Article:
Right: Dr Liang Kaicheng is a Research Scientist with the Agency for Science, Technology and Research (A*STAR). He has a PhD and MS in Electrical Engineering from the Department of Electrical Engineering and Computer Science at Massachusetts Institute of Technology (MIT), and a BS in Biomedical Engineering at Duke University.
Left: Luo Yifei is waiting to be conferred her PhD in Materials Science and Engineering from Nanyang Technological University, Singapore (NTU) and A*STAR's Institute of Materials Research and Engineering (IMRE).
A*STAR conducts research with a purpose: advancing science and innovation to further economic growth and the well-being of society. To achieve its mission, A*STAR strives to nurture and cultivate scientific talents in different fields such as the biomedical sciences, physical sciences, engineering and technology, and computing and information sciences.
A*STAR offers a variety of scholarship and fellowship options. For example, Dr Liang Kaicheng is an A*STAR National Science Scholar (NSS) with a PhD and MS in Electrical Engineering from the Department of Electrical Engineering and Computer Science at the Massachusetts Institute of Technology (MIT). He is currently a Team Leader and Research Scientist at A*STAR's Institute of Bioengineering and Nanotechnology (IBN) and Bioinformatics Institute (BII), leading a team that develops fibre optic and photonic medical technologies for minimal invasive imaging and in vivo microscopy for real-time tissue diagnostics.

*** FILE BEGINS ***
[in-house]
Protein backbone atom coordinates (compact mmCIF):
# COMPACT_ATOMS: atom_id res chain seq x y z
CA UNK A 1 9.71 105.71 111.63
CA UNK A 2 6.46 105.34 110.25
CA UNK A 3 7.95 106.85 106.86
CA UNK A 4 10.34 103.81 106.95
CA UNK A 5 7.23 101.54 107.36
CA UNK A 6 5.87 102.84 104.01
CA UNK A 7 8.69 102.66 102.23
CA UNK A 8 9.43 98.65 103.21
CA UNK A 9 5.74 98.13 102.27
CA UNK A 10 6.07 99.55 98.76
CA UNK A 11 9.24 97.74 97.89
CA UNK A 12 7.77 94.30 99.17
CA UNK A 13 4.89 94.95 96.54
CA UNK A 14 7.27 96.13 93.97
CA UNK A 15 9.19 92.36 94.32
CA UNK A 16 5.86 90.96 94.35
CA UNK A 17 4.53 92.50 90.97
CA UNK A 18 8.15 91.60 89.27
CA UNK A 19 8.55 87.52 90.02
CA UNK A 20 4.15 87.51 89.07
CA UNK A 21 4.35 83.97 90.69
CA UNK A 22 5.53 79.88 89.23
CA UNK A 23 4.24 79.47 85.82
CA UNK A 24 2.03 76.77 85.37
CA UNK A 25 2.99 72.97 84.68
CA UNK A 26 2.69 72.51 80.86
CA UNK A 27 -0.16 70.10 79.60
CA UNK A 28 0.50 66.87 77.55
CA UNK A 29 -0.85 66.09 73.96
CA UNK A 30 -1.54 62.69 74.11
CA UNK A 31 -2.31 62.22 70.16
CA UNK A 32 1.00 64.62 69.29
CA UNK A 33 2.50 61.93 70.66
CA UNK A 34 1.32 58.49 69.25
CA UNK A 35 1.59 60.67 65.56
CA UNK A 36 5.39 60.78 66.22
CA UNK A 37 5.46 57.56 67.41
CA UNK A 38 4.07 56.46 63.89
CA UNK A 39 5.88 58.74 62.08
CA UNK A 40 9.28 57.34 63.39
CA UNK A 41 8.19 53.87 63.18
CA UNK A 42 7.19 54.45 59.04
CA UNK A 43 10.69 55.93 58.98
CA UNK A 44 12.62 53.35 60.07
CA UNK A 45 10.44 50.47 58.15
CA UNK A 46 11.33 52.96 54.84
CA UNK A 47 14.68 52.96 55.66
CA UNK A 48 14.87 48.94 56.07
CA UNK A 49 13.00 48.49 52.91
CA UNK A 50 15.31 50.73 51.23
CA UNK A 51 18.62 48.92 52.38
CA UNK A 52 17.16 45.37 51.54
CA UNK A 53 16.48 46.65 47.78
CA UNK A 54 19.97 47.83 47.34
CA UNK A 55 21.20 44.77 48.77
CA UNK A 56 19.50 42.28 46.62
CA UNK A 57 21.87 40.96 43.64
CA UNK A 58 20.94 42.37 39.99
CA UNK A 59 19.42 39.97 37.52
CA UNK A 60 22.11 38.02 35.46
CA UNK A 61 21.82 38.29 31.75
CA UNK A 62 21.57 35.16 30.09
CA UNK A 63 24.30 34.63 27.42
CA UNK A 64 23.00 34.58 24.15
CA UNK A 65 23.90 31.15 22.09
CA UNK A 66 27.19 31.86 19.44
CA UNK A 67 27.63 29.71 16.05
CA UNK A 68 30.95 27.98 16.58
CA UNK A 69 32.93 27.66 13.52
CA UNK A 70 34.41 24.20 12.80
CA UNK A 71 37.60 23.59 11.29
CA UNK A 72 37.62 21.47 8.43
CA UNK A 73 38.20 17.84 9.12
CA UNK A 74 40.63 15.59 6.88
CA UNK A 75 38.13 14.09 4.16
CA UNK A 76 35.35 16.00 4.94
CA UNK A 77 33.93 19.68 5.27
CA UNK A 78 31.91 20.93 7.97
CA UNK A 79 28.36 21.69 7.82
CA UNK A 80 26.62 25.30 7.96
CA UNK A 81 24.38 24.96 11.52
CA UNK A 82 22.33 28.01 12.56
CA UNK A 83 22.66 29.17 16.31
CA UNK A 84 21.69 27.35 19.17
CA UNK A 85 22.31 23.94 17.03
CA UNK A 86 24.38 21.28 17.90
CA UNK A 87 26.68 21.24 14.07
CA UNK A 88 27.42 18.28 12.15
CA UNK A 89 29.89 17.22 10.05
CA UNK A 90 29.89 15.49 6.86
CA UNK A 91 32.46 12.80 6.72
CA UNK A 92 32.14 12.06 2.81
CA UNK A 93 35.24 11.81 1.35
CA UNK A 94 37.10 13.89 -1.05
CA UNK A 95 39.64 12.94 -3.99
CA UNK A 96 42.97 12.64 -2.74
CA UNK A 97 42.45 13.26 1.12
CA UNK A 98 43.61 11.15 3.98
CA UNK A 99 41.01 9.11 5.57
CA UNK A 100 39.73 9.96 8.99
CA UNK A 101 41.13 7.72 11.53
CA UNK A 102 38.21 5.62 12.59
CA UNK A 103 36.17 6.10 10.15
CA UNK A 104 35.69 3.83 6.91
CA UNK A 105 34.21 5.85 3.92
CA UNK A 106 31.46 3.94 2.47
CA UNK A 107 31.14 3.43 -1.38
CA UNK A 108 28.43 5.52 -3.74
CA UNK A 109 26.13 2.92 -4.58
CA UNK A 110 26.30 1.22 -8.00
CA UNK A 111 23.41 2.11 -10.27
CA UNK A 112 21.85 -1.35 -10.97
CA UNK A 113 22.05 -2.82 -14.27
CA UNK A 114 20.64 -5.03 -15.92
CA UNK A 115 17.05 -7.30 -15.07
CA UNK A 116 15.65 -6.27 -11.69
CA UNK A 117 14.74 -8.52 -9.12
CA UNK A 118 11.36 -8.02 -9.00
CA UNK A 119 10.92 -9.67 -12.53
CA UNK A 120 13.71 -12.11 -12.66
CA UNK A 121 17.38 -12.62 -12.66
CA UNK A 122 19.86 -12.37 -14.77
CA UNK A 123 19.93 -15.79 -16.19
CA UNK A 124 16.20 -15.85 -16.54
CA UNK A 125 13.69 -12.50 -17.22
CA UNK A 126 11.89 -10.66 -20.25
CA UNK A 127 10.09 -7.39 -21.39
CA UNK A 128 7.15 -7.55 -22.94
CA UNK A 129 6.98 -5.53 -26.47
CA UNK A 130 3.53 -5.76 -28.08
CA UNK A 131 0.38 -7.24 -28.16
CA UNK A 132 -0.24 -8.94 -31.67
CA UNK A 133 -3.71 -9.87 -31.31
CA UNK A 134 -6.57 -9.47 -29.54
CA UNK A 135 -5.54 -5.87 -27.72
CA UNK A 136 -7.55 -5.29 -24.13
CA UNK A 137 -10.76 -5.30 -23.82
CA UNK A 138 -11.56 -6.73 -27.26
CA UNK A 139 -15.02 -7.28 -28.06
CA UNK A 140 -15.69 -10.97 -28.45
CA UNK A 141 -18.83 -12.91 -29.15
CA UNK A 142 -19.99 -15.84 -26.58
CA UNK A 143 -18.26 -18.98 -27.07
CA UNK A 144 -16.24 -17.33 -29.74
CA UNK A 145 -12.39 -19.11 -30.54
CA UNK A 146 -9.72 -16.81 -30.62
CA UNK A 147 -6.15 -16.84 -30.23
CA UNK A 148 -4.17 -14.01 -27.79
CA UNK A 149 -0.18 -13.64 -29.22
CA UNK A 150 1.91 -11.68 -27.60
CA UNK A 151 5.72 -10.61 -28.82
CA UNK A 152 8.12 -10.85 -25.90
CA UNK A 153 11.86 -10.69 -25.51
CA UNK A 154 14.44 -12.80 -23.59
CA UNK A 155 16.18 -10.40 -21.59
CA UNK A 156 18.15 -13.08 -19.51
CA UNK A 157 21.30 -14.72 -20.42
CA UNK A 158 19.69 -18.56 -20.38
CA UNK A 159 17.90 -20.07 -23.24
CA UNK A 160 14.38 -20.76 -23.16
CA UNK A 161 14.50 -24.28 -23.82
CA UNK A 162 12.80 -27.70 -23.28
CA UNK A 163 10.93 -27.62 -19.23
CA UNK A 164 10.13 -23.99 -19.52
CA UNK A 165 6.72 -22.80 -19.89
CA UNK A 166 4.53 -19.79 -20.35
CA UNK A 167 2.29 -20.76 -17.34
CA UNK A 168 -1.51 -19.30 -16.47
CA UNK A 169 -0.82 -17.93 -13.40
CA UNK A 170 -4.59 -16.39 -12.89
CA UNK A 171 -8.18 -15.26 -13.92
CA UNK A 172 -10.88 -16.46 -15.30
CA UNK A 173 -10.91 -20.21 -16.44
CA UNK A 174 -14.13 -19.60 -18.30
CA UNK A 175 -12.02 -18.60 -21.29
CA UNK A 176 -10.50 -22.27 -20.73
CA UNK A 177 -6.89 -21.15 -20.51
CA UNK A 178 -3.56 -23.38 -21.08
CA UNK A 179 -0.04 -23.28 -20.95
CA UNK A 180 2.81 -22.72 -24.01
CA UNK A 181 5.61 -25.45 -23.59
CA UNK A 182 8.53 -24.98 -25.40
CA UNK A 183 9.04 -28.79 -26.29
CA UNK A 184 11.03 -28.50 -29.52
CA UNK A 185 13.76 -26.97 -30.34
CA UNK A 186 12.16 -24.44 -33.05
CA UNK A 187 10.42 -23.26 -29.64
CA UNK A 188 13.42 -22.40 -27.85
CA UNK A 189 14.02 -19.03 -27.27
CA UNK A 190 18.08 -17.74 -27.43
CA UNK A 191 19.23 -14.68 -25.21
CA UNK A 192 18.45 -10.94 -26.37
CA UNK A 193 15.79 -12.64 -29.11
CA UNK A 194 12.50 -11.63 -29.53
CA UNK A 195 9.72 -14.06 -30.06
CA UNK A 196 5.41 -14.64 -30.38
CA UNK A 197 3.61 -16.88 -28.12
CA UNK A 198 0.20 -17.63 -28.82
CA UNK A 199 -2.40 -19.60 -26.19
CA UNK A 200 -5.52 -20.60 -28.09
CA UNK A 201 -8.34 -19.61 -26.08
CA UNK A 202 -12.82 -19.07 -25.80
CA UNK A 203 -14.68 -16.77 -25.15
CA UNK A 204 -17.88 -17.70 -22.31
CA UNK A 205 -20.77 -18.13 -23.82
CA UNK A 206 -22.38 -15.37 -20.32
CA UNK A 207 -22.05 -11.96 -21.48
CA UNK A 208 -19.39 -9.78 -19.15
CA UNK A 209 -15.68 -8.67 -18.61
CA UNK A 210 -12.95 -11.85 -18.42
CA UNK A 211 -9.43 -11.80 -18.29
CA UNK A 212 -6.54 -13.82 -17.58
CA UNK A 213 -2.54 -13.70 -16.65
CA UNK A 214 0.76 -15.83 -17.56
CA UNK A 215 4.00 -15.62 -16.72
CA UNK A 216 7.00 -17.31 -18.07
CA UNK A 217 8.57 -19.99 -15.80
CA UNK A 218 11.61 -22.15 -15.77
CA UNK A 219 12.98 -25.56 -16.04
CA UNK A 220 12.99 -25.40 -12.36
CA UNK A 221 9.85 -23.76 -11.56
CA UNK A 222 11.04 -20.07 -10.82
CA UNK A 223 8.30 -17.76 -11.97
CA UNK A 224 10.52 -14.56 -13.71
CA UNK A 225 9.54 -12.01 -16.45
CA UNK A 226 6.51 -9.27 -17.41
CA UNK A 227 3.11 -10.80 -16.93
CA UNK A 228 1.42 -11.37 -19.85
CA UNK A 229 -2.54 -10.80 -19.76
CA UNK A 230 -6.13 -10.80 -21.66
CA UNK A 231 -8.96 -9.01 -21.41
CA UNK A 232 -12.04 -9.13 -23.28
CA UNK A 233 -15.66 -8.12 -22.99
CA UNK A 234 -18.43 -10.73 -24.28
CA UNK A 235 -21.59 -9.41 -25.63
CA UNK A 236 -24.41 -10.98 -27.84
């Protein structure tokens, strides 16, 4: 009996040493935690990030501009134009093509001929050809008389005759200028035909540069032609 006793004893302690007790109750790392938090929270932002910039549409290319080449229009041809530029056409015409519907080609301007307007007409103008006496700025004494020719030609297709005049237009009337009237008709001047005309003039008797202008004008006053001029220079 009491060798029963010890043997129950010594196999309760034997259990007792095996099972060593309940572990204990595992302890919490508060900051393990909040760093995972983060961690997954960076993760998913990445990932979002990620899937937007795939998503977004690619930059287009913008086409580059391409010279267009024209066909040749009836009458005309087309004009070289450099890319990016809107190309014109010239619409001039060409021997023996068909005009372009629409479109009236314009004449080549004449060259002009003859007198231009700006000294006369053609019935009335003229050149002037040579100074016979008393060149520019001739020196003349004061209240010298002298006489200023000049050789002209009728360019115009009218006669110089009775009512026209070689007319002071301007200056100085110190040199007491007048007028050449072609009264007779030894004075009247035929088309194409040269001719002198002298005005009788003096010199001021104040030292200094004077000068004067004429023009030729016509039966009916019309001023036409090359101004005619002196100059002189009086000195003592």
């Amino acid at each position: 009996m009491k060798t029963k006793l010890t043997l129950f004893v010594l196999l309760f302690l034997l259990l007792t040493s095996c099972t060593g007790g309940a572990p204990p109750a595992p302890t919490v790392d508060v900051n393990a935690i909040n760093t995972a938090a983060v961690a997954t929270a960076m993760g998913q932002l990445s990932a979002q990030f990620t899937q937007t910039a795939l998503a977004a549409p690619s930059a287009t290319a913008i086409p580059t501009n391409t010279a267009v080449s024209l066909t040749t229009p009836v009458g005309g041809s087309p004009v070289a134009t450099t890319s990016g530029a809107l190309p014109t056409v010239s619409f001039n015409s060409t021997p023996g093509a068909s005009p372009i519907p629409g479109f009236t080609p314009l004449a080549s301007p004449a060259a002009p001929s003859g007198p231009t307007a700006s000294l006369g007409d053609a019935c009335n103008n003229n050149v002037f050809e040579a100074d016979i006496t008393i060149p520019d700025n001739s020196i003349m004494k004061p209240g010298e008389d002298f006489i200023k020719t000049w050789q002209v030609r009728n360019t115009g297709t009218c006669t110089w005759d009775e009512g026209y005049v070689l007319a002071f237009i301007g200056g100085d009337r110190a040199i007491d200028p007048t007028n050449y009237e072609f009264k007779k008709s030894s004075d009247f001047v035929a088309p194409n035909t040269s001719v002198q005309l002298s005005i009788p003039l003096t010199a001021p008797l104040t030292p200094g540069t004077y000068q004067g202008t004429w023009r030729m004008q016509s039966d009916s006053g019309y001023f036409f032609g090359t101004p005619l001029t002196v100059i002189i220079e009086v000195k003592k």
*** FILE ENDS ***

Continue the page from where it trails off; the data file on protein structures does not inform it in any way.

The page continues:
Luo Yifei, an A*STAR Graduate Scholar, recently submitted her thesis for her PhD in Materials Science and Engineering at the Nanyang Technological University, Singapore (NTU). She undertook her PhD at A*STAR's Institute of Materials Research and Engineering (IMRE), where she worked closely with a mentor to develop sensing technology for plants using novel materials.
The two scholars sat down with us for a chat to outline the possibilities at A*STAR, from graduation to beyond.
How did you get interested in a career in research?
Kaicheng: I did well in my junior college science classes and I remember thinking to myself that I could also be good at research, and that was really it. While in junior college, I joined NTU's Technology and Engineering Research Programme, which gave me a good opportunity to be exposed to a lab environment. That exposure inspired me and brought me towards this exciting path.